As mentioned in the note on metric naming in OpenTSDB this can be very inefficient when data needs to be read again resulting in read performance potentially thousands of times slower than optimal (<100ms). To alleviate this we have modified the original collectd-opentsdb plugin to store all metadata as part of the metric. This gives metric names such as ifHCInBroadcastPkts.sw01.GigabitEthernet0 and very good read performance.

The modified collectd-opentsdb plugin can be downloaded from our GitHub repository.

Monitoring OpenTSDB

To monitor OpenTSDB itself install tcollector as described above on the OpenTSDB server and set TSD_HOST to localhost in /opt/tcollector/startstop.

You can then go to http://opentsdb-server:4242/#start=1h-ago&end=1s-ago&m=sum:rate:tsd.rpc.received%7Btype=*%7D&o=&yrange=%5B0:%5D&wxh=1200x600 to view a graph of amount of data received in the last hour.

Performance comparison

Lastly we include a little performance comparison between the latest version of OpenTSDB+HBase+Hadoop, a previous version of OpenTSDB+HBase+Hadoop that we have used for a while as well as rrdcached which ran in production for 4 years at a client.

The workload is gathering and storing metrics from 150 Cisco switches with 8200 ports/interfaces every 5 seconds. This equals about 15.000 points per second.

Figure 1 - Data received by OpenTSDB per second


Even though it is not the primary focus, we include some data about collection performance for completeness. Collection is done using the latest version of collectd and the builtin SNMP plugin.

NB #1: There is a memory leak in the way collectd’s SNMP plugin uses the underlying libsnmp library and you might need to schedule a restart of the collectd service as a workaround for that if handling large workloads.

NB #2: Due to limitations in the libnetsnmp library you will run into problems if polling many (1000+) devices with a single collectd instance. A workaround is to run multiple collectd instances with fewer hosts.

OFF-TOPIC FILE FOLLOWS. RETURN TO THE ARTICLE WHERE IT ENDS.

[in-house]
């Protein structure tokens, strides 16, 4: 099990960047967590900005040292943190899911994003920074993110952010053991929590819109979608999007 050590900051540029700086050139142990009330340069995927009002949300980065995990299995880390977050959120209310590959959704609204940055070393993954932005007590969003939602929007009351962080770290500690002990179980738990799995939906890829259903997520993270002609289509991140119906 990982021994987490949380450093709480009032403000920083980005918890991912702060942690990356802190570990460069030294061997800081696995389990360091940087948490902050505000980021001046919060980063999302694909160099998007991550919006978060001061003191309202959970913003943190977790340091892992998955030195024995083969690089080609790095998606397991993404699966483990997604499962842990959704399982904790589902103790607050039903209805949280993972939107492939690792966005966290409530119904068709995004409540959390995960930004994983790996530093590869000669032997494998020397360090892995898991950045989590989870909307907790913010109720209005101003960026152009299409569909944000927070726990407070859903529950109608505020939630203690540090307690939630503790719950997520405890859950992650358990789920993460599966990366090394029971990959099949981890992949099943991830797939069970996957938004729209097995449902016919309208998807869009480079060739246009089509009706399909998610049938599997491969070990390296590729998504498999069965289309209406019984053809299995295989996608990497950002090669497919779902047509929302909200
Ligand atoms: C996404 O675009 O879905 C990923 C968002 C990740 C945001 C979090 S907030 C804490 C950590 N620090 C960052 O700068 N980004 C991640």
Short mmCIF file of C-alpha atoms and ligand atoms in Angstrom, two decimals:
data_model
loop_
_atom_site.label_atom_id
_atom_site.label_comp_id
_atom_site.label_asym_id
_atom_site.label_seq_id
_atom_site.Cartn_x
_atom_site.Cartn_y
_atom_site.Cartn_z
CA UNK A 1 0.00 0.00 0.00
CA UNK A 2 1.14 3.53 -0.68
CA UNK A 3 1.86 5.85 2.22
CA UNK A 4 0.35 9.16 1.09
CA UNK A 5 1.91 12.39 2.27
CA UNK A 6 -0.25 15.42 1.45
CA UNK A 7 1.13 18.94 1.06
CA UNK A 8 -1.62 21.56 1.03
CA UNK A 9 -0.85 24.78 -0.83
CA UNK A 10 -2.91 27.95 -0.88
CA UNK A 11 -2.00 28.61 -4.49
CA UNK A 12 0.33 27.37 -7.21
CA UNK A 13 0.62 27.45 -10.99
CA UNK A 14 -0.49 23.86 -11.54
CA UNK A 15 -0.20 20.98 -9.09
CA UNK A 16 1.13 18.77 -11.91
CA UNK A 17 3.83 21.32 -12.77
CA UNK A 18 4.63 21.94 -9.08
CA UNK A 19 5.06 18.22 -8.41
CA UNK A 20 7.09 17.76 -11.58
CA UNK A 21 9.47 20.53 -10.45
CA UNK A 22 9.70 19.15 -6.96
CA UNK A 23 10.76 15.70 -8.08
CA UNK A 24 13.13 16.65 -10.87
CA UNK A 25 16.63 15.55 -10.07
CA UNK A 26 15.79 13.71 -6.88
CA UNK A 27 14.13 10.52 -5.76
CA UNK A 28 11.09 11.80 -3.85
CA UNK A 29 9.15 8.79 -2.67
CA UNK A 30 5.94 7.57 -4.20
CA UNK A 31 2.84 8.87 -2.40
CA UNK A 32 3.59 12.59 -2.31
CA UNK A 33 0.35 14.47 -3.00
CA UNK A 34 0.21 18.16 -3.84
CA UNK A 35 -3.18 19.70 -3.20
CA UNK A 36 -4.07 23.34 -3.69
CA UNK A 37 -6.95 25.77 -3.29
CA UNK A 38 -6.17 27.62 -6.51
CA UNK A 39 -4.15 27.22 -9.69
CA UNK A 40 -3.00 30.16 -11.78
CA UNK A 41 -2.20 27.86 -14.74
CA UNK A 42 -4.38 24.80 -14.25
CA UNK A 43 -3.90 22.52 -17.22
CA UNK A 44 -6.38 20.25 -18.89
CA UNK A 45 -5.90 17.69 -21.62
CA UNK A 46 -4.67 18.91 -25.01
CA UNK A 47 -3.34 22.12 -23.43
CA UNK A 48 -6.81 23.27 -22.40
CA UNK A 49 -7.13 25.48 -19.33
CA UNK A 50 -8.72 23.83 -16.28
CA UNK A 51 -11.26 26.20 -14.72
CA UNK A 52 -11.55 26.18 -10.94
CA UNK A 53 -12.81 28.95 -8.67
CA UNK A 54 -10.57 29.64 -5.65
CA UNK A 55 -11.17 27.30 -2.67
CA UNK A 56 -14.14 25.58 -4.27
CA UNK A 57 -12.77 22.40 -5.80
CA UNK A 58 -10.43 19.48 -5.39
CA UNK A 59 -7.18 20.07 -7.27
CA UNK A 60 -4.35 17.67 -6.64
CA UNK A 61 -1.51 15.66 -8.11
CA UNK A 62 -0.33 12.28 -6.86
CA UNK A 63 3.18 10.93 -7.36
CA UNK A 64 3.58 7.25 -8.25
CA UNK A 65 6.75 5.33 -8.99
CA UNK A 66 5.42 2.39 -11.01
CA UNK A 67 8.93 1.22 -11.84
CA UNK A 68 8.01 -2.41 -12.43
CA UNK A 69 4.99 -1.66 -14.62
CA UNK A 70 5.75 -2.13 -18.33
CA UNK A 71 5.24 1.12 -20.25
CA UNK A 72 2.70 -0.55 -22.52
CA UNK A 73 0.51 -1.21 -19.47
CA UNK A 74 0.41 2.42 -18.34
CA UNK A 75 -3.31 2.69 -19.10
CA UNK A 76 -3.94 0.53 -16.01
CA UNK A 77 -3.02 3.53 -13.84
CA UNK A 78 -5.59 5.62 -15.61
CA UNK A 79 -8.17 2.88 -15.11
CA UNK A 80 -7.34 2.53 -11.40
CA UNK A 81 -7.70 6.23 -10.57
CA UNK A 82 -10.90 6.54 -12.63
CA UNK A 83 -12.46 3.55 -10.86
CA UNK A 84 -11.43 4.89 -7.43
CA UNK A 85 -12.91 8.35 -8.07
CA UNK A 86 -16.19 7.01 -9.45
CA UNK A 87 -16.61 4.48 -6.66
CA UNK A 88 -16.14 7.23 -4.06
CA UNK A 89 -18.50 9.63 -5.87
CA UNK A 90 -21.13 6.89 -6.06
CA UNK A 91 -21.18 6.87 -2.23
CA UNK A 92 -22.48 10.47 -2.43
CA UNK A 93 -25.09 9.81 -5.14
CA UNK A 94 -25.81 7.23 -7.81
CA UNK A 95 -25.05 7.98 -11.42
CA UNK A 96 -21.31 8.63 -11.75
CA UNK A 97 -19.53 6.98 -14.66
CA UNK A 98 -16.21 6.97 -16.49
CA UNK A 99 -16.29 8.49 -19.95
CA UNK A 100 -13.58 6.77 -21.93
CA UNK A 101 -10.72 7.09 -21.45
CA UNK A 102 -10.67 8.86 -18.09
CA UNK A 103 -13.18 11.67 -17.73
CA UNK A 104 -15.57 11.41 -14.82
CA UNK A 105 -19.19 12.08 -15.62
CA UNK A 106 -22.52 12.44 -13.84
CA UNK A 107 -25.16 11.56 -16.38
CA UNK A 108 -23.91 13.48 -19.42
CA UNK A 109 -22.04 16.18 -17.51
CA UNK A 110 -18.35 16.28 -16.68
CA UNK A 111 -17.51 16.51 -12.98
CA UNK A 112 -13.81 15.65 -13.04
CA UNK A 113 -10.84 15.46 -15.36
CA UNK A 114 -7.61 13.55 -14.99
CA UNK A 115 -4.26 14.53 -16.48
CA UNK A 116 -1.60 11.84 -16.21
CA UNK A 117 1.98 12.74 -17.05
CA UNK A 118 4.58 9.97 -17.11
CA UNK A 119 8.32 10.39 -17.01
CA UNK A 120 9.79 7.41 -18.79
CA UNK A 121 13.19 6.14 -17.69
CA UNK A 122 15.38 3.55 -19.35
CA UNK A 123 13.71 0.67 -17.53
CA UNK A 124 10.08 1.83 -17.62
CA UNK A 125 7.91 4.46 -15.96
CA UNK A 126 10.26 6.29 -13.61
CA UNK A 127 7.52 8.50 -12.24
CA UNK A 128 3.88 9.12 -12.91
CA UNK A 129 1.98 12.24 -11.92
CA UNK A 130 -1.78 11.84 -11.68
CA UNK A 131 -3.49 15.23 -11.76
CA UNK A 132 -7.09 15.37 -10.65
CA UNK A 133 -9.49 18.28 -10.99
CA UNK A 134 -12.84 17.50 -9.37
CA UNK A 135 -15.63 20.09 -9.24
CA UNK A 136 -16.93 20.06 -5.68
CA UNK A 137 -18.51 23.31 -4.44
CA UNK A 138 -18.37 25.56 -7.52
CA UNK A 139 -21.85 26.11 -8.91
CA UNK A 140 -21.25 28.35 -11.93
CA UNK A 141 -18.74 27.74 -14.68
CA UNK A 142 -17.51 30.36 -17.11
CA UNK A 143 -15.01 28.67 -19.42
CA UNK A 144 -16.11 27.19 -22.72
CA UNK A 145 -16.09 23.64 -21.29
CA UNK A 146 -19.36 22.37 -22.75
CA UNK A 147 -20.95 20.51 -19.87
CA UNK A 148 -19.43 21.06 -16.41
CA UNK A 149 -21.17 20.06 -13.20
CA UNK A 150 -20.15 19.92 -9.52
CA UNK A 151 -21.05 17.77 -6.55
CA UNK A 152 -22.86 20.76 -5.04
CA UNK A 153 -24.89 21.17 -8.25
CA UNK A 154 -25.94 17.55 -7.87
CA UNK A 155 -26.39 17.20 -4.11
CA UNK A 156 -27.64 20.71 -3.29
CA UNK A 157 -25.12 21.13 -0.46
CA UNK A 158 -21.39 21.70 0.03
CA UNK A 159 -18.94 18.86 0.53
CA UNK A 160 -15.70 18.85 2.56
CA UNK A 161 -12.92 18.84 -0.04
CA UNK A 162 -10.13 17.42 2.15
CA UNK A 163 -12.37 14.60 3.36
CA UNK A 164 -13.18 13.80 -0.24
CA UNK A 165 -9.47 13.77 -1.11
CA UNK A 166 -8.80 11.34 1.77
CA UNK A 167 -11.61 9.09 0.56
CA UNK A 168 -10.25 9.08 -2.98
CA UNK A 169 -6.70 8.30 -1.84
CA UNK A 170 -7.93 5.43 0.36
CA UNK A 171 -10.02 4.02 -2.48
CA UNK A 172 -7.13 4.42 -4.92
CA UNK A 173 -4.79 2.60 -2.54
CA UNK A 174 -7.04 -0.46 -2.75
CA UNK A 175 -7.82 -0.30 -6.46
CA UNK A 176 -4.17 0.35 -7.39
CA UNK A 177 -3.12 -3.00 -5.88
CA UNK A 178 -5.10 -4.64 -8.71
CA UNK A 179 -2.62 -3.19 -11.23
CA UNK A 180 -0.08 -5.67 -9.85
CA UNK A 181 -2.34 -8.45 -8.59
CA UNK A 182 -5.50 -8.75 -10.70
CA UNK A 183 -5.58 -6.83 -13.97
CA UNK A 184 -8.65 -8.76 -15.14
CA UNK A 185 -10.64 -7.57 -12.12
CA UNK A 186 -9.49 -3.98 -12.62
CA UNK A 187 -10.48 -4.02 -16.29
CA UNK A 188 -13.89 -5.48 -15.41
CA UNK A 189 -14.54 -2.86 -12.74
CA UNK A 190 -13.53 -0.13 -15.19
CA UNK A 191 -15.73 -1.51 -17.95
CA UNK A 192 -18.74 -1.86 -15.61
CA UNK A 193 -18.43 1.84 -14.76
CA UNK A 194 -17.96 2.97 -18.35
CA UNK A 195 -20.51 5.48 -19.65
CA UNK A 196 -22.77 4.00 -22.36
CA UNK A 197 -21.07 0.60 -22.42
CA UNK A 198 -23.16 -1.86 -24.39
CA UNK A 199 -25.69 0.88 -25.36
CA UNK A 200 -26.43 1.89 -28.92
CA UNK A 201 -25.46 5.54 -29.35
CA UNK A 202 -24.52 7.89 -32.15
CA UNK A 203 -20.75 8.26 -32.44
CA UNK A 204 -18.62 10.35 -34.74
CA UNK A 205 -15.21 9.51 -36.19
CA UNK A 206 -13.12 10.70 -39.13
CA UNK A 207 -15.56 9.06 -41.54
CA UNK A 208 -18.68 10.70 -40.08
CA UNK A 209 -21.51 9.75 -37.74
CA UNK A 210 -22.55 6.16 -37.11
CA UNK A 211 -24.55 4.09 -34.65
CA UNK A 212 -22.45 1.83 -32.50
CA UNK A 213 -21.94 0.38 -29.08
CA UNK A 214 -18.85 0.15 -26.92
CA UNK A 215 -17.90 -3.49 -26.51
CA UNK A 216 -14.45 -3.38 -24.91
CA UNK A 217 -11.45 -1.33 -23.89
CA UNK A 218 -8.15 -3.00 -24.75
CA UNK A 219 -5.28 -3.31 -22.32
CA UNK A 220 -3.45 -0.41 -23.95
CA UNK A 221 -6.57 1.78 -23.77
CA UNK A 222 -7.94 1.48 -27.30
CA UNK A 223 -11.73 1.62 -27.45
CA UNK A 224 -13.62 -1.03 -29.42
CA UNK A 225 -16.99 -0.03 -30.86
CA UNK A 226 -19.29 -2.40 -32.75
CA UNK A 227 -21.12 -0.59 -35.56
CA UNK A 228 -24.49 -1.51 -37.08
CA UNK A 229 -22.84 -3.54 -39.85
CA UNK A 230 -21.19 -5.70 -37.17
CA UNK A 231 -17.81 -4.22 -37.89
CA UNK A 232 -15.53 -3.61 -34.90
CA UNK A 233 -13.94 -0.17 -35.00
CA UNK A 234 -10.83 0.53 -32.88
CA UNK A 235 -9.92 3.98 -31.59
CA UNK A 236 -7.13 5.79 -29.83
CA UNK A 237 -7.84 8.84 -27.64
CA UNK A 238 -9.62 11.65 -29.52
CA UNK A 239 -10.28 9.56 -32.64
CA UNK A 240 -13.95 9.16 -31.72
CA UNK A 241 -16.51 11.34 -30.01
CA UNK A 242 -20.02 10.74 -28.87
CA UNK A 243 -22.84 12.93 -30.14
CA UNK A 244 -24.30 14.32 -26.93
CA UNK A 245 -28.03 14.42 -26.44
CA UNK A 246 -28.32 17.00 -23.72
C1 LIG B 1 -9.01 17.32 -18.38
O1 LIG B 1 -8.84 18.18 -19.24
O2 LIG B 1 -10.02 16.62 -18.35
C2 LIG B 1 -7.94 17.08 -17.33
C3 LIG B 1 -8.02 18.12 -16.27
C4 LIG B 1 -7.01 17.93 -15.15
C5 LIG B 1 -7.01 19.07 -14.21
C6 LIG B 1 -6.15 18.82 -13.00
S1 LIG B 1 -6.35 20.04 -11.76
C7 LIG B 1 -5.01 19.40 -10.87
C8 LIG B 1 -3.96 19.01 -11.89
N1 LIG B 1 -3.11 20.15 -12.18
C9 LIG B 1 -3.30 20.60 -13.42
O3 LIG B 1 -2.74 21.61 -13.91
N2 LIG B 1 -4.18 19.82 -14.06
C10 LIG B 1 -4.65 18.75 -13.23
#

Figure 2 shows that collection through SNMP polling consumes about 2200Mhz. We optimized some of the data types and definitions in collectd when moving to OpenTSDB and achieved a 20% performance increase in the polling as seen in Figure 3.

Figure 2 - CPU Usage - SNMP polling and writing to RRDcached

Figure 3 - CPU Usage - SNMP polling and sending to OpenTSDB

Writing to the native rrdcached write plugin consumes 1300Mhz while our modified collectd-opentsdb plugin consumes 1450Mhz. It is probably possible to create a much more efficient write plugin with more advanced knowledge of concurrency and using a lower level language such as C.


When considering storage performance we will look at CPU usage and disk IOPS since these are the primary drivers of cost in today’s datacenters.

collectd + rrdcached

CPU usage - 1300Mhz, see Figure 2 above.

Figure 4 - Disk write IOPS - Fluctuating between 10 and 170 IOPS during the 1 hour flush period.

OpenTSDB + Hbase 0.96 + Hadoop 1

Figure 5 - CPU usage - 1700Mhz baseline with peaks of 7000Mhz during Java Garbage Collection (GC) (untuned).

Figure 6 - Disk write IOPS - 5 IOPS average with peaks of 25 IOPS during Java GC. We also see that disk read IOPS are much higher and this is due to regular compaction of the database and can be tuned. Reads in general can be reduced by increasing caching with more RAM if necessary.

OpenTSDB + HBase 0.98 + Hadoop 2

Figure 7 - CPU usage - 1200Mhz baseline with peaks of 5000-6000Mhz during Java GC (untuned).

Figure 8 - Disk write IOPS - < 5 IOPS average with peaks of 25 IOPS during Java GC. Much less read IOPS during compaction compared to HBase 0.96.


Even without tuning, a single instance OpenTSDB installation is able to handle significant amounts of data before running into IO problems. This comes at a cost of CPU, currently OpenTSDB will consume > 300% the amount of CPU cycles compared to rrdcached for storage. But this is offset by a 85-95% reduction in disk load. In absolute terms for our particular set up (one 2 year old HP DL360p Gen8 running VMware vSphere 5.5) CPU usage increased from 15% to 25% while reducing IOPS load from 70% to < 10%.

Fine tuning of parameters (such as Java GC) as well as detailed analysis of memory usage is outside the scope of this brief paper and detailed information may be found elsewhere (51,52,53) for those interested.

Stian Ovrevage

Stian is a senior consultant and founder at Peritus Consulting AS. He is currently managing the technical systems for a small FTTH ISP in Norway. He also does consulting for other clients when time permits. When not digging deep into technical challenges he enjoys the outdoors.

Also on [GitHub][59], [LinkedIn][58], [Facebook][56], [Google+][57] and [Twitter][55].